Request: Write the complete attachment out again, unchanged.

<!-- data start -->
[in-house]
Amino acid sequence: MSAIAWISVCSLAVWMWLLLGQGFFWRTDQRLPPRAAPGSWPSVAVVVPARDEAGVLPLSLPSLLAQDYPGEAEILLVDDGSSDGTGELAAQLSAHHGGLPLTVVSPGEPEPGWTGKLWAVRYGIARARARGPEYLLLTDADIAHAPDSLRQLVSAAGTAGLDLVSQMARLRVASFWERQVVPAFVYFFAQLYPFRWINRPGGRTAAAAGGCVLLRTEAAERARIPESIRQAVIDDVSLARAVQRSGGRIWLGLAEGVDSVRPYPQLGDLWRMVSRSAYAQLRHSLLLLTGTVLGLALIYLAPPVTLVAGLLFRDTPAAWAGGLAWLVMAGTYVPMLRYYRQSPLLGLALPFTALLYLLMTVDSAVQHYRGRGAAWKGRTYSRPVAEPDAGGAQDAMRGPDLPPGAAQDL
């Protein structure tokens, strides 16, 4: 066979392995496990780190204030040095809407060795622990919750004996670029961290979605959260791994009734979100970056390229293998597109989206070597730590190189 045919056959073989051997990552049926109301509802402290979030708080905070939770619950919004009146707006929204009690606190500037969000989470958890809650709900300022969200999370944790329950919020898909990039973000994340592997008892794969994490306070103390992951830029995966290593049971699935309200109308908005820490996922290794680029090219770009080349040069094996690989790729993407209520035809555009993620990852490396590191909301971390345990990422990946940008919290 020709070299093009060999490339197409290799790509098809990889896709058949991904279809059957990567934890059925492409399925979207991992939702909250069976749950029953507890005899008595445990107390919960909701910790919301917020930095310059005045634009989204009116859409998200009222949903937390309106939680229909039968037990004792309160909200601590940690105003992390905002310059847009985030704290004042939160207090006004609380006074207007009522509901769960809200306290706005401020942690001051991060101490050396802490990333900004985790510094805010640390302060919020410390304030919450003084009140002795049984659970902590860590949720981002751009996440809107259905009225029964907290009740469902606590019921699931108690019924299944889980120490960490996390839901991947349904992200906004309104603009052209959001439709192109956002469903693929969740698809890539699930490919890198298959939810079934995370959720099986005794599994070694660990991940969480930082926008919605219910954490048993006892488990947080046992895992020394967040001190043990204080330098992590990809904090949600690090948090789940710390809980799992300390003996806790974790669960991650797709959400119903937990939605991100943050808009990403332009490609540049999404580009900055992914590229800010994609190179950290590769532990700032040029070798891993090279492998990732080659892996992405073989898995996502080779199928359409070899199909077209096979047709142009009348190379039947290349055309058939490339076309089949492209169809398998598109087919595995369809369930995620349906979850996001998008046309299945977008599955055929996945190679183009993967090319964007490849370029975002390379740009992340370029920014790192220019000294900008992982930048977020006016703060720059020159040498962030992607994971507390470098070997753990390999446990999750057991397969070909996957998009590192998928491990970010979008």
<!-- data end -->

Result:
[in-house]
Amino acid sequence: MSAIAWISVCSLAVWMWLLLGQGFFWRTDQRLPPRAAPGSWPSVAVVVPARDEAGVLPLSLPSLLAQDYPGEAEILLVDDGSSDGTGELAAQLSAHHGGLPLTVVSPGEPEPGWTGKLWAVRYGIARARARGPEYLLLTDADIAHAPDSLRQLVSAAGTAGLDLVSQMARLRVASFWERQVVPAFVYFFAQLYPFRWINRPGGRTAAAAGGCVLLRTEAAERARIPESIRQAVIDDVSLARAVQRSGGRIWLGLAEGVDSVRPYPQLGDLWRMVSRSAYAQLRHSLLLLTGTVLGLALIYLAPPVTLVAGLLFRDTPAAWAGGLAWLVMAGTYVPMLRYYRQSPLLGLALPFTALLYLLMTVDSAVQHYRGRGAAWKGRTYSRPVAEPDAGGAQDAMRGPDLPPGAAQDL
């Protein structure tokens, strides 16, 4: 066979392995496990780190204030040095809407060795622990919750004996670029961290979605959260791994009734979100970056390229293998597109989206070597730590190189 045919056959073989051997990552049926109301509802402290979030708080905070939770619950919004009146707006929204009690606190500037969000989470958890809650709900300022969200999370944790329950919020898909990039973000994340592997008892794969994490306070103390992951830029995966290593049971699935309200109308908005820490996922290794680029090219770009080349040069094996690989790729993407209520035809555009993620990852490396590191909301971390345990990422990946940008919290 020709070299093009060999490339197409290799790509098809990889896709058949991904279809059957990567934890059925492409399925979207991992939702909250069976749950029953507890005899008595445990107390919960909701910790919301917020930095310059005045634009989204009116859409998200009222949903937390309106939680229909039968037990004792309160909200601590940690105003992390905002310059847009985030704290004042939160207090006004609380006074207007009522509901769960809200306290706005401020942690001051991060101490050396802490990333900004985790510094805010640390302060919020410390304030919450003084009140002795049984659970902590860590949720981002751009996440809107259905009225029964907290009740469902606590019921699931108690019924299944889980120490960490996390839901991947349904992200906004309104603009052209959001439709192109956002469903693929969740698809890539699930490919890198298959939810079934995370959720099986005794599994070694660990991940969480930082926008919605219910954490048993006892488990947080046992895992020394967040001190043990204080330098992590990809904090949600690090948090789940710390809980799992300390003996806790974790669960991650797709959400119903937990939605991100943050808009990403332009490609540049999404580009900055992914590229800010994609190179950290590769532990700032040029070798891993090279492998990732080659892996992405073989898995996502080779199928359409070899199909077209096979047709142009009348190379039947290349055309058939490339076309089949492209169809398998598109087919595995369809369930995620349906979850996001998008046309299945977008599955055929996945190679183009993967090319964007490849370029975002390379740009992340370029920014790192220019000294900008992982930048977020006016703060720059020159040498962030992607994971507390470098070997753990390999446990999750057991397969070909996957998009590192998928491990970010979008």